The leader of Yemen’s rebel Huthi government on Wednesday accused Britain of war crimes by supplying weapons that Saudi-led forces were using to “bomb the people”.
Abdel Aziz bin Habtoor said Britain had “sold cluster bombs to Saudi Arabia” that it knew would be dropped on Shiite Houthi rebels fighting the internationally-recognised, Saudi-backed administration of President Abedrabbo Mansour Hadi.
“I don’t think they are guilty of war crimes, I believe so,” he told broadcaster Sky News. “They are participating in the bombing of Yemen people.”
In response to a parliamentary question about the allegations, Prime Minister Theresa May told MPs that Britain had a “very strict regime for export licences in relation to weapons”.
“We exercise that very carefully, and in recent years we have indeed refused export licences in relation to arms, including to Yemen and Saudi Arabia,” she added.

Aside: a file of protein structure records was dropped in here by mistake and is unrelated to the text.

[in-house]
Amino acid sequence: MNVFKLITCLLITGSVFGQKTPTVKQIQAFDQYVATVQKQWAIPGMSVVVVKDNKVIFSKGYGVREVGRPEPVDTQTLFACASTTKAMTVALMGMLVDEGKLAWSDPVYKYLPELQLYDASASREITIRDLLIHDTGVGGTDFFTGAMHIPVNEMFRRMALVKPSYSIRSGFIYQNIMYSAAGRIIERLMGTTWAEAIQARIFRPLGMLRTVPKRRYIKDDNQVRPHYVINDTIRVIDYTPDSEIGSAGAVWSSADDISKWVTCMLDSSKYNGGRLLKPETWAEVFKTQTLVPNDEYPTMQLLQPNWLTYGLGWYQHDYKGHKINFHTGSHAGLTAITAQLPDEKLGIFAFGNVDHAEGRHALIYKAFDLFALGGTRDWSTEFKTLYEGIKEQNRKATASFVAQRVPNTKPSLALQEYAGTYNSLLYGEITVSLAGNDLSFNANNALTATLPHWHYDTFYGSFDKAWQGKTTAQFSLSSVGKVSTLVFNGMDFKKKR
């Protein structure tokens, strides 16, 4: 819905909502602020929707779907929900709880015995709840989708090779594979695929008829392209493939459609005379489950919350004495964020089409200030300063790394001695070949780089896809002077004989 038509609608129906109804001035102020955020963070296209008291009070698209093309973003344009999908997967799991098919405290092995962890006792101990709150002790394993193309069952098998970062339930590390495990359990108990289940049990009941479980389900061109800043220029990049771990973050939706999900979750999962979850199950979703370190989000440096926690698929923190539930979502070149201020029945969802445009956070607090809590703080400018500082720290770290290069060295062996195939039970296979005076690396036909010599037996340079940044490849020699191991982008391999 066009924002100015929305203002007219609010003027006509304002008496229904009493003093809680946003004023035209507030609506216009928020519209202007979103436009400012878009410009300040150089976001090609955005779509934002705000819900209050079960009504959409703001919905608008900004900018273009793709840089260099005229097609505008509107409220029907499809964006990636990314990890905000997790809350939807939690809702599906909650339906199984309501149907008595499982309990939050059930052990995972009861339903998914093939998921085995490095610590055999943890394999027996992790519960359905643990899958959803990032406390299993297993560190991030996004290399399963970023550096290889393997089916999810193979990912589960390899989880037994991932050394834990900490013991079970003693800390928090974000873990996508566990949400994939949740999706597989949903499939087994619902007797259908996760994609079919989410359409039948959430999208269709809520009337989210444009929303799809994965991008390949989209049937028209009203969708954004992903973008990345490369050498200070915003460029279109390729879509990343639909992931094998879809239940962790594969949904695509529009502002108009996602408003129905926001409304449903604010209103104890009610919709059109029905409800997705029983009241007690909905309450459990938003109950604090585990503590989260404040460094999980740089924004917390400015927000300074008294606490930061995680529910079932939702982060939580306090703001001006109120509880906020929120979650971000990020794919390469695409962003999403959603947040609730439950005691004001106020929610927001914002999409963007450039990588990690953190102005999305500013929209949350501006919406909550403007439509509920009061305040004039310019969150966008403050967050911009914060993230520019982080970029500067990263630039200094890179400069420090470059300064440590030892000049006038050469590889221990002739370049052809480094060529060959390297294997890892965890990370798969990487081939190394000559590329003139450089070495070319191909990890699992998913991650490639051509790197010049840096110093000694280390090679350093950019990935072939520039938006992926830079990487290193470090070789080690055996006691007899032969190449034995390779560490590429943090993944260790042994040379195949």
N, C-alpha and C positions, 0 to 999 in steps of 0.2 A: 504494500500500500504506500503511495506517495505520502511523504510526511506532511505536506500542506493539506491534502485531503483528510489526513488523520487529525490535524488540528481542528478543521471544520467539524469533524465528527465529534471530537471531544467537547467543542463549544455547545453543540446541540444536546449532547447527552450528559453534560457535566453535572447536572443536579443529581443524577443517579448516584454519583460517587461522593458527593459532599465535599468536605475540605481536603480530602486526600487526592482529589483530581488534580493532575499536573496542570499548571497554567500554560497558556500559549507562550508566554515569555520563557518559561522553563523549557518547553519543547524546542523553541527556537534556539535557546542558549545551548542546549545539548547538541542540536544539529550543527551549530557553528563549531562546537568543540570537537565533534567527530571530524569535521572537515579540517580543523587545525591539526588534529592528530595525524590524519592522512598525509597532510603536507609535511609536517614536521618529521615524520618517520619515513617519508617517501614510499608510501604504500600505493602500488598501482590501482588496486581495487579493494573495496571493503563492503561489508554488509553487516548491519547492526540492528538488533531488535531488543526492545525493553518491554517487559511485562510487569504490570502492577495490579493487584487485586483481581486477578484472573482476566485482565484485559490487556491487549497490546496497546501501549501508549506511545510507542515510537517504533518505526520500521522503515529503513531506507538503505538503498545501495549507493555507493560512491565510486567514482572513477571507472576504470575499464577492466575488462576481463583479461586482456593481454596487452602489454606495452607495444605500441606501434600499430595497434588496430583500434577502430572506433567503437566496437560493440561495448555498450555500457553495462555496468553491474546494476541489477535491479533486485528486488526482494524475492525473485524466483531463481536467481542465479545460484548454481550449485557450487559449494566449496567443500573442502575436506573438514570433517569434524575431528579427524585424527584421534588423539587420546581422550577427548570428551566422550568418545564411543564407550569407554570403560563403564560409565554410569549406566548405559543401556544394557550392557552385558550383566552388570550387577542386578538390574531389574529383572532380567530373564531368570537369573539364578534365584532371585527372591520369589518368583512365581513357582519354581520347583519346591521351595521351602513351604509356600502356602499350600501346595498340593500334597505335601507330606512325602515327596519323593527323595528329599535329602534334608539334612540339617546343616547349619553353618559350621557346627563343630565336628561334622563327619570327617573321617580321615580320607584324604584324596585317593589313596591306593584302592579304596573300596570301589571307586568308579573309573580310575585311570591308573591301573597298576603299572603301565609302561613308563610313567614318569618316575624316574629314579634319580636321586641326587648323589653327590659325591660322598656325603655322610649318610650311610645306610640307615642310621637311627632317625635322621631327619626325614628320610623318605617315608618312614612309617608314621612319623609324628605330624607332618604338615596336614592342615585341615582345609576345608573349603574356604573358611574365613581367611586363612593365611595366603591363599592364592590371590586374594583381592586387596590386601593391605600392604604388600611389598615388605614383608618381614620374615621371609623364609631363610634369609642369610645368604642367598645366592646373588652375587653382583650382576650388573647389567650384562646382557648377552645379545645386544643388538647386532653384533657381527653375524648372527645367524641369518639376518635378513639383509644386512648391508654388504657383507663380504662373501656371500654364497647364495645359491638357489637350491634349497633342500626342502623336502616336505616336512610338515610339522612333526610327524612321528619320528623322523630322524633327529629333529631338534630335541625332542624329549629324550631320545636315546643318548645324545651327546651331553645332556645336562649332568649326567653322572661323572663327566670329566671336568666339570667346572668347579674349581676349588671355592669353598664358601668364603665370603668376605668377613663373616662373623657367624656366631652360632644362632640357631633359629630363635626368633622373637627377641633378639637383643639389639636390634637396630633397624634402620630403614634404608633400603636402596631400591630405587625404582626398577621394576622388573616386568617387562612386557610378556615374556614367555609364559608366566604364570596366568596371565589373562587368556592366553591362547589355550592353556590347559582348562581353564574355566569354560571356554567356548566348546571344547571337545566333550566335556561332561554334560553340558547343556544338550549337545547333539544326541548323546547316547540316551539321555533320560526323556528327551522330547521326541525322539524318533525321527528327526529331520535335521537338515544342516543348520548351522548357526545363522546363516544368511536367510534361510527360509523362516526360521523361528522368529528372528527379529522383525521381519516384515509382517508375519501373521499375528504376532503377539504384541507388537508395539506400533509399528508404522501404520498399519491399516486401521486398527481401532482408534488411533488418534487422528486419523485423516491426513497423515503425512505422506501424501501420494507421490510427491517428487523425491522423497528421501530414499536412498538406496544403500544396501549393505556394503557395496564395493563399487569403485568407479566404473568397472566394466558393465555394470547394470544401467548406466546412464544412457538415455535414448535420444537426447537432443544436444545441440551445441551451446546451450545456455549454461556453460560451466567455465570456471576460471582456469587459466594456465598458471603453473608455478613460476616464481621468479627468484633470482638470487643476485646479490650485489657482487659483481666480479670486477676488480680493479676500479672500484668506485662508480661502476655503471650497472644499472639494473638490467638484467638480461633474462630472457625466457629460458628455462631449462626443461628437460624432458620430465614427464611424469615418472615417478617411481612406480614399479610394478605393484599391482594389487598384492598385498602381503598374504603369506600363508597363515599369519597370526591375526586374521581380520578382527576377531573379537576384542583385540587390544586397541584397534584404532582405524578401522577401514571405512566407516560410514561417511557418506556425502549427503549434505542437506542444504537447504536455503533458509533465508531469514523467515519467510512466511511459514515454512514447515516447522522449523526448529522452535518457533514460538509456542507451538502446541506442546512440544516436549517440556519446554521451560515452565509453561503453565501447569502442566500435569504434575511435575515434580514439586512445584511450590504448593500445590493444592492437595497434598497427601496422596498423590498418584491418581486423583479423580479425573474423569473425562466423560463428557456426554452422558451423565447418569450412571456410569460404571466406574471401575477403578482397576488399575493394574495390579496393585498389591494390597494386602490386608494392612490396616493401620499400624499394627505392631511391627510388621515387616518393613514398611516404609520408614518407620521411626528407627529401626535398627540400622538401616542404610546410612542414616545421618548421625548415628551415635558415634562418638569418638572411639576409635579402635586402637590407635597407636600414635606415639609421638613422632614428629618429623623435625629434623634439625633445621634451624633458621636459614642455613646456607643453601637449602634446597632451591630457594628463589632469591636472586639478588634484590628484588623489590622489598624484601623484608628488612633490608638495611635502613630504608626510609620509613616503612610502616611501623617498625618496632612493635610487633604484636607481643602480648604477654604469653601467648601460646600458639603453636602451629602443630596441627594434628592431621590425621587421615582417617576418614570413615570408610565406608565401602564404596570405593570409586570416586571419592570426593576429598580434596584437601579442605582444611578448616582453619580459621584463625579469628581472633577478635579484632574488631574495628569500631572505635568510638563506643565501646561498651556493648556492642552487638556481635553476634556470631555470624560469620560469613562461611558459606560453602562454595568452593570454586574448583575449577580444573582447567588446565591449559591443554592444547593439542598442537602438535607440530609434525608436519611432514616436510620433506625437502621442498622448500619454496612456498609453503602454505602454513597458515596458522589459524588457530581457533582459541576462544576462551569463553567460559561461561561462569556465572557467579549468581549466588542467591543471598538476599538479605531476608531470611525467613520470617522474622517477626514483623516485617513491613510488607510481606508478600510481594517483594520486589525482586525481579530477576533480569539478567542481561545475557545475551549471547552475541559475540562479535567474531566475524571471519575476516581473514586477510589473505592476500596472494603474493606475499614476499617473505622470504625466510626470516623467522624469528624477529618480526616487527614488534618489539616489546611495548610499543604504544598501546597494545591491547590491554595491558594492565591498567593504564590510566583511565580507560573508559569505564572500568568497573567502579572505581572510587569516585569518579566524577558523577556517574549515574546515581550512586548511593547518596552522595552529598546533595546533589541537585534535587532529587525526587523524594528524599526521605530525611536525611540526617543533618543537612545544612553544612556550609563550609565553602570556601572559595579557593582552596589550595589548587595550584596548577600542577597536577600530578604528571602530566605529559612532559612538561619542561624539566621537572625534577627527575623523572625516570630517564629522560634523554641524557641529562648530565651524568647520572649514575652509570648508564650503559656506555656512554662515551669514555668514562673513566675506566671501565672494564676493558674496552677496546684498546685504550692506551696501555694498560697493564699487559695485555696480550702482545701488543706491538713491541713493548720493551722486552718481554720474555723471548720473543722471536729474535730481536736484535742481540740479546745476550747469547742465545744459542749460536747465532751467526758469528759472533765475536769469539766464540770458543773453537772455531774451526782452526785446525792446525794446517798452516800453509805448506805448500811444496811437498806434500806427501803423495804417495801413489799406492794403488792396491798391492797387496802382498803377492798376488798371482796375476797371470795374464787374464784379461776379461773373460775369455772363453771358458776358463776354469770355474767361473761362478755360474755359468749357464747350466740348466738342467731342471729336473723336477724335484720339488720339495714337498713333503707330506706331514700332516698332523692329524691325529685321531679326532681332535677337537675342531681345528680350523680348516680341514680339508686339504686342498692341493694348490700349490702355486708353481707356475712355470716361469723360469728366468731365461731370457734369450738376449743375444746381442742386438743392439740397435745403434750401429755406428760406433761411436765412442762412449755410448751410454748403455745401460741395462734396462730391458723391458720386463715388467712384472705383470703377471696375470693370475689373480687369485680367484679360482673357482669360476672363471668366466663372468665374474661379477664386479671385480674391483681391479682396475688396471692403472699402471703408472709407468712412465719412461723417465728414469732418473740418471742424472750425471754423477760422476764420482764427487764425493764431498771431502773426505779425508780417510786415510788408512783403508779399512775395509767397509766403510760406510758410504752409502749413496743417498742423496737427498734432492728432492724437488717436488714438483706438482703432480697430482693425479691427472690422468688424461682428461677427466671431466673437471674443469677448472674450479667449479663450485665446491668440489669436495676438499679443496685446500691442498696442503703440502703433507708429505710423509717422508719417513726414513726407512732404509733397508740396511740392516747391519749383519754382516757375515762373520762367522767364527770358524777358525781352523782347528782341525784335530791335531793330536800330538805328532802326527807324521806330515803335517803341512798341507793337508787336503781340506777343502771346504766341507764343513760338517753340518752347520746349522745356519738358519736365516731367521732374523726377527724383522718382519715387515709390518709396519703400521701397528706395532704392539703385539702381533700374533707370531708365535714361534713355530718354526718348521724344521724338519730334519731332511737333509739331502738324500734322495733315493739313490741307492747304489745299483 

“Where there are allegations of breaches of international humanitarian law, then we require those to be properly investigated.”
The United States on Tuesday blocked the transfer of precision munitions to ally Saudi Arabia, amid anger about the civilian death toll from the kingdom’s bombing campaign in Yemen.
“This reflects our continued, strong concerns with the flaws in the coalition’s targeting practices and overall prosecution of the air campaign in Yemen,” said the White House.
Saudi Arabia has been a long-term ally of the US and Britain in the Middle East, but British Foreign Minister Boris Johnson last week was rebuked by his government after accusing the country of backing “proxy wars” in the region.
In March 2015, the Saudi-led coalition launched air strikes against Iran-supported Shiite Huthi rebels and their allies after the rebels overran much of Yemen.
Since then, the rebels have been pushed out of much of Yemen’s south, but they still control nearly all of the country’s Red Sea coast as well as swathes of territory around the capital Sanaa.
More than 7,000 people have been killed in the conflict, according to the United Nations. Millions of others are dependent on food aid, with nearly 2.2 million children acutely malnourished due to the near-collapse of the health system during the conflict.